Dram Shop Expert

Litigation Support and Expert Witness Services
  • Uncategorized
  • Hangxiety: what is it, symptoms, how long does it last and how to manage it?

Hangxiety: what is it, symptoms, how long does it last and how to manage it?

Hangxiety: what is it, symptoms, how long does it last and how to manage it?
Hangovers are no longer just about the awful physical effects – now there are psychological problems to contend with as well

National World
By Rhona Shennan
May 22, 2023

After a big night of drinking, a hangover is something that is to be expected amongst most of us (apart from the seemingly lucky few who manage to avoid it), but in recent years it’s not just the physical symptoms of a hangover that we have to worry about any more, it’s the psychological effects as well.

Affectionately termed “hangxiety” amongst those who experience it, the definition of the portmanteau of “hangover” and “anxiety” is pretty much what you would expect – it refers to a special feeling of anxiety that you feel when you’re hungover.

This is everything you need to know about hanxiety, and how you can treat it.

What causes ‘hanxiety’ – what are the symptoms?

There are a number of reasons that hangxiety can occur, with Drinkaware, an independent charity which strives to reduce alcohol-related harm, offering up the following of explanations:

  • For starters, alcohol is a depressant, meaning that it “causes chemical changes in your brain that might make you feel calmer and more relaxed at first”, but when you stop drinking and those effects start to wear off, it can heighten feelings of anxiety
  • The usual effects of a hangover, like being dehydrated, having disturbed sleep and low sugar levels, can all contribute to feelings of anxiety
  • Alcohol often lowers our inhibitions as well, meaning that we often say or do things we might later regret which leads to feeling anxious about things you may have done or said the night before

How long does it last and can you treat it?

Usually hangxiety lasts around as long as your hangover lasts, with symptoms being the more severe the day after you’ve been drinking as your blood alcohol level returns to zero.

The Alcohol and Drug Foundation suggests the following ways you can treat your hangxiety:

  • Get hydrated by drinking water or something with electrolytes if you have it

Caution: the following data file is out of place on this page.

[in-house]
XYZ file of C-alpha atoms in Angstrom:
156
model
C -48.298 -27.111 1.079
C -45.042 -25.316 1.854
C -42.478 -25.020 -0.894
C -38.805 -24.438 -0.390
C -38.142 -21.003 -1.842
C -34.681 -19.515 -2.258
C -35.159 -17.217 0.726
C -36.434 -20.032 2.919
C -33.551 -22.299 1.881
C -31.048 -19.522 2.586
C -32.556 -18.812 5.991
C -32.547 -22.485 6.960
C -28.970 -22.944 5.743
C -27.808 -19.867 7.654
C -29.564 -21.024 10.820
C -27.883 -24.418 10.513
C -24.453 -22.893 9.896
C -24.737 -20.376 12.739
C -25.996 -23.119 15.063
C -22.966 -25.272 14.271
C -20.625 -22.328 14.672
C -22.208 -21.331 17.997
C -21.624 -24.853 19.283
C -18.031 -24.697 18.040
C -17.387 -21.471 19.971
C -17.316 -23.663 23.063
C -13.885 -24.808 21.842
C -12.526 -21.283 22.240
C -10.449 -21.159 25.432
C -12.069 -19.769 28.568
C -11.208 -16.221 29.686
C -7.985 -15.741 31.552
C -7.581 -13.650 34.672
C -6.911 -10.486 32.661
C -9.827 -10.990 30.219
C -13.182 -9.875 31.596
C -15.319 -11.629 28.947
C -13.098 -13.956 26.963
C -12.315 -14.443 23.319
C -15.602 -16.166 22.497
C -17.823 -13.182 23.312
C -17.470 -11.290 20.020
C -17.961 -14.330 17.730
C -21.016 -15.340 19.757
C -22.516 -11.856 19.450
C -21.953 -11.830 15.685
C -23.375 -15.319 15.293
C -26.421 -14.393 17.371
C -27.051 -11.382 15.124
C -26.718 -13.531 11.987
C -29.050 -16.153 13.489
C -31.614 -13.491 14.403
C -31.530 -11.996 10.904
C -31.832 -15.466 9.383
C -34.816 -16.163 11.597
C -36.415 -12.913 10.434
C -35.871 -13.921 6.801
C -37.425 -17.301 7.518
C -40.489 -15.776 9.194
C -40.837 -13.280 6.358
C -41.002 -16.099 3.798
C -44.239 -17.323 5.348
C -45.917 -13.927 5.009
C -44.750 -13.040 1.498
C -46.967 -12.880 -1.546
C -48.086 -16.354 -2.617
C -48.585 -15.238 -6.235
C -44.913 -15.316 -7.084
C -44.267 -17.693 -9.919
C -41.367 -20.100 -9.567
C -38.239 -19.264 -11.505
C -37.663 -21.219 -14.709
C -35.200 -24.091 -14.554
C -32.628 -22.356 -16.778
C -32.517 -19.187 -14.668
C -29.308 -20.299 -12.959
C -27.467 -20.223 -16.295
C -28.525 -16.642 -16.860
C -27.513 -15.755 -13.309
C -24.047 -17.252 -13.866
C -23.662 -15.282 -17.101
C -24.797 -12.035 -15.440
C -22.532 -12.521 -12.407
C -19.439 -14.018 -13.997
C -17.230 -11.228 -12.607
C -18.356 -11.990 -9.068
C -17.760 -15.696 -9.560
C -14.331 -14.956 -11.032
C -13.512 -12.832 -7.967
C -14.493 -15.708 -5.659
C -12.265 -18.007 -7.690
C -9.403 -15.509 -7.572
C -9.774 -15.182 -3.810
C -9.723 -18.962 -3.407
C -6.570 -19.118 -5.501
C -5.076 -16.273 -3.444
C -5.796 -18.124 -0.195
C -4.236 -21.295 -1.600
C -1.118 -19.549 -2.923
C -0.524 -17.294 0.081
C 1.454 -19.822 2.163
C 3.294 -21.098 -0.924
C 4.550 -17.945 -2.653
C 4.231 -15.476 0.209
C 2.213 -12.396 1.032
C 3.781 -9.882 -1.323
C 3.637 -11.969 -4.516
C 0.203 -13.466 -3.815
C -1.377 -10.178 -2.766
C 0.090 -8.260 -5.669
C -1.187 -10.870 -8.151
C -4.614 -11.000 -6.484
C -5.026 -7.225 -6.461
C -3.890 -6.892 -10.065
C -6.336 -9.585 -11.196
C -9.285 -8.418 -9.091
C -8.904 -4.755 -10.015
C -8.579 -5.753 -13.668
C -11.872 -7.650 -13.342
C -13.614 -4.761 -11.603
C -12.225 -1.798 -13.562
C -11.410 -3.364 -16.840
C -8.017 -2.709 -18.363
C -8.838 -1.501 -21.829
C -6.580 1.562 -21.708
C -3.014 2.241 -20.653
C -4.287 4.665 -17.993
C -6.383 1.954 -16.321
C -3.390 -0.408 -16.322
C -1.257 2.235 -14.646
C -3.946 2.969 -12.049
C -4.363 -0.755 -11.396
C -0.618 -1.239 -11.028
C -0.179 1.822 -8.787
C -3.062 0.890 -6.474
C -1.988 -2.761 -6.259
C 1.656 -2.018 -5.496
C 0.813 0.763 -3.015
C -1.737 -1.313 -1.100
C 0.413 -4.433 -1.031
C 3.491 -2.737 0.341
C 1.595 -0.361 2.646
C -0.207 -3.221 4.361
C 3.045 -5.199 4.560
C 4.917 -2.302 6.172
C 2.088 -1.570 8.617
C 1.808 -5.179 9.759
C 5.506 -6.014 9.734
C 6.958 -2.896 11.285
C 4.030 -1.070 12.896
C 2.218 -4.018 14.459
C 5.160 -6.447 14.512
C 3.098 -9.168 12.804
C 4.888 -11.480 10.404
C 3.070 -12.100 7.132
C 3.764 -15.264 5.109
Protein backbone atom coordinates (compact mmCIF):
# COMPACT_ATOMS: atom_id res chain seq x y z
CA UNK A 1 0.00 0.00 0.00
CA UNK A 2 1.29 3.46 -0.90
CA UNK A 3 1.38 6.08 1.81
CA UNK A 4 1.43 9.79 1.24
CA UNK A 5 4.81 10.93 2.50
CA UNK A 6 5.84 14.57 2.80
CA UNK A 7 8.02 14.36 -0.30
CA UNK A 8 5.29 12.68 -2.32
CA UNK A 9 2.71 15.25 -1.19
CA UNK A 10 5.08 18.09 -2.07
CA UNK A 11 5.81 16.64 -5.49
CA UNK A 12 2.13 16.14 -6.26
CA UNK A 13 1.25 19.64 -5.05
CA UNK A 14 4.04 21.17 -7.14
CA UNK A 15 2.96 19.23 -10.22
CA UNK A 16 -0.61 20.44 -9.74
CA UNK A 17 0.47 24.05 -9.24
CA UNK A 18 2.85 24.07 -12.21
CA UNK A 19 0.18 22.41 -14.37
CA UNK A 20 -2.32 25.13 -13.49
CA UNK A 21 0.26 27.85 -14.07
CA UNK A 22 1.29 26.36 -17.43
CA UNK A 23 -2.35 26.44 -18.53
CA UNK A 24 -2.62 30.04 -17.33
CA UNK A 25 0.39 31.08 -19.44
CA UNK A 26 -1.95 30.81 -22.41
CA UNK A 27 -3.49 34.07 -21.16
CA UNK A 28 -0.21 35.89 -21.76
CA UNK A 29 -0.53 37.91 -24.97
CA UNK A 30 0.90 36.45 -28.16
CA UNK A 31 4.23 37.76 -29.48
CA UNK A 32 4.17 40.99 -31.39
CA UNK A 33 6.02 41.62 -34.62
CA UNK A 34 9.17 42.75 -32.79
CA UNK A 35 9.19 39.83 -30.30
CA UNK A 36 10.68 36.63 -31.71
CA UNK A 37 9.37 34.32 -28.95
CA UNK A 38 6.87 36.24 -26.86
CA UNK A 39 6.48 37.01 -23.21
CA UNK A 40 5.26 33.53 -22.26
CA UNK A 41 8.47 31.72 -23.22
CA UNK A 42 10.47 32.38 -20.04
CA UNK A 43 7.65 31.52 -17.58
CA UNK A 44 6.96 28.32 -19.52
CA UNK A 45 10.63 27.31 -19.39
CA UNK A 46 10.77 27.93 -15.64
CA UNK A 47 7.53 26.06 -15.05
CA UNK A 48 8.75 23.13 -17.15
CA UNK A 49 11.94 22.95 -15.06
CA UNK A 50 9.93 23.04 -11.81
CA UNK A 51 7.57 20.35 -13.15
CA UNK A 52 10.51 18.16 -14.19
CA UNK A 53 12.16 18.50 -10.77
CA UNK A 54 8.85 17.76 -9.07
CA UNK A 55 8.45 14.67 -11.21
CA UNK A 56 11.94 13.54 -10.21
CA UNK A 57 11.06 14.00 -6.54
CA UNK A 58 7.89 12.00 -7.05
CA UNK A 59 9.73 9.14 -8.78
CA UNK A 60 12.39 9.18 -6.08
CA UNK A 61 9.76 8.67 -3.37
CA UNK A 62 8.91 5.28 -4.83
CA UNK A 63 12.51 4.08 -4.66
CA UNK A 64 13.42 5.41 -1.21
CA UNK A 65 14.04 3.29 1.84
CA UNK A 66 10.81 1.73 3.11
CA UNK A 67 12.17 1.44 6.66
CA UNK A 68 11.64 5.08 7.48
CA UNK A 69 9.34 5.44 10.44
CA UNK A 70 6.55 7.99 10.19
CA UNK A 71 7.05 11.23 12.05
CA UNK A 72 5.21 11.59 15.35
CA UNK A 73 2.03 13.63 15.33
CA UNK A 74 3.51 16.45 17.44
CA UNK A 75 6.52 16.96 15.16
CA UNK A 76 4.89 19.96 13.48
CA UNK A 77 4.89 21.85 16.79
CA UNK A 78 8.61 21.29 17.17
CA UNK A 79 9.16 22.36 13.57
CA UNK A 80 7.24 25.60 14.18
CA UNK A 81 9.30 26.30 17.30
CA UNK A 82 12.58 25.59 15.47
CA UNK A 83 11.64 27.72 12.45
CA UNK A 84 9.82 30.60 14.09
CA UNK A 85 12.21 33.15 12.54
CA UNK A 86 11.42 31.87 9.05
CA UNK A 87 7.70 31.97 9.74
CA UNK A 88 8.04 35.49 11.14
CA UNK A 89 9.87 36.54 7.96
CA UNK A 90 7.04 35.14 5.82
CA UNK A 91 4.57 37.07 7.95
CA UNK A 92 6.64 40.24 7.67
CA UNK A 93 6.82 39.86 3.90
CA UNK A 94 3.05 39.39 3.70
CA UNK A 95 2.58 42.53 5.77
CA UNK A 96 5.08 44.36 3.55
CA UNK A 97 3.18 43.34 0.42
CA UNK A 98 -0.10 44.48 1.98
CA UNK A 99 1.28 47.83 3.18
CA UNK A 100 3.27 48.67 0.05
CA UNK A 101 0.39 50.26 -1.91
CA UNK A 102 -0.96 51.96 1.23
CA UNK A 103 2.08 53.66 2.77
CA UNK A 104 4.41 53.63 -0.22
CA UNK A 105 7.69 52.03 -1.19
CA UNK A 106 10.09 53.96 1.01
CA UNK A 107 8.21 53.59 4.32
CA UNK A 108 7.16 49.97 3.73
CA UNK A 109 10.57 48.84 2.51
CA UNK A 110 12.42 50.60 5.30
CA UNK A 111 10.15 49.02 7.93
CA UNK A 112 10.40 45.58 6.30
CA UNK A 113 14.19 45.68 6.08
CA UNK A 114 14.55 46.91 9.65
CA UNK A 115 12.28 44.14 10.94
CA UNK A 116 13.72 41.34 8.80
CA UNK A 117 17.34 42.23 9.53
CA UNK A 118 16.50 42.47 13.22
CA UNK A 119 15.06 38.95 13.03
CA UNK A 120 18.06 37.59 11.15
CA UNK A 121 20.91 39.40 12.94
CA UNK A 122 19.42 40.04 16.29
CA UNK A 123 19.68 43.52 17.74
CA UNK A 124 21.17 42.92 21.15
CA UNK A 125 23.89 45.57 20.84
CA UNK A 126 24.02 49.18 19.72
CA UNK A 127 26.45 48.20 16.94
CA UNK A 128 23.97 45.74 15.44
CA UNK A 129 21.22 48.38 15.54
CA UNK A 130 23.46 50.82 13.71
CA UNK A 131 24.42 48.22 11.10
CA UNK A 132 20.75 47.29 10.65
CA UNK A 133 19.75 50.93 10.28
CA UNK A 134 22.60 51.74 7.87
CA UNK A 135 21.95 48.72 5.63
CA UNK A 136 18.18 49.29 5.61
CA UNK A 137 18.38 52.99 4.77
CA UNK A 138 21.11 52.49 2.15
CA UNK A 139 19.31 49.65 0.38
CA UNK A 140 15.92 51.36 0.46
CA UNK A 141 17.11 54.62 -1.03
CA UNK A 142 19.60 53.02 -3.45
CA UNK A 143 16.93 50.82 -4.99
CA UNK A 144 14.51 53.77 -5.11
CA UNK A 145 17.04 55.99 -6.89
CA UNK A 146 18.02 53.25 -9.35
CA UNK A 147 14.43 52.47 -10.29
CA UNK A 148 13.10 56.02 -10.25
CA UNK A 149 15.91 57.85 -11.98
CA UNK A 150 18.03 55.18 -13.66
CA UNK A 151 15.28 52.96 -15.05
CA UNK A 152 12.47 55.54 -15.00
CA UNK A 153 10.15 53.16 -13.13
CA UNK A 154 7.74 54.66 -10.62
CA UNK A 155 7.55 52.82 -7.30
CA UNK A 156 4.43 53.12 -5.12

• Eat something, even if you don’t really feel hungry, as this will help your body recover from the night before
  • Take it easy and get lots of rest
  • Distract yourself with something like your favourite show or movie, specifically something you find relaxing
  • Avoid stimulant drugs, such as caffeine, as these tend to increase feelings of anxiety
  • Reach out to some friends

Can you prevent hangxiety from happening?

The only 100% effective way to avoid experiencing hangxiety is by not drinking alcoholic drinks. However, there are some things you can do to reduce the severity of your potential hangxiety, such as:

  • Avoid drinking on an empty stomach
  • Drink a glass of water in between each alcoholic drink you have
  • Don’t drink too quickly – as a general rule of thumb, try to stick to just one drink an hour
  • Set yourself a drinks limit so you don’t end up accidentally overdoing it

Help for alcohol related issues

If you’re concerned about your own, or someone you love, relationship with alcohol, there are lots of places that you can turn to for help, including:

  • Drinkline, which is a national alcohol helpline that you can call for free between 9am and 8pm on weekdays and 11am and 4pm on weekends – 0300 123 1110
  • Alcoholics Anonymous, which is a free self help group
  • We Are With You, which is a UK-wide treatment agency which helps individuals, families and communities manage the effects of drug and alcohol misuse
  • The National Association for Children of Alcoholics, which is a free and confidential telephone and email helpful for children of alcoholics – 0800 358 3456
  • SMART Recovery, which is a group that helps people identify if they have a problem and help them through recovery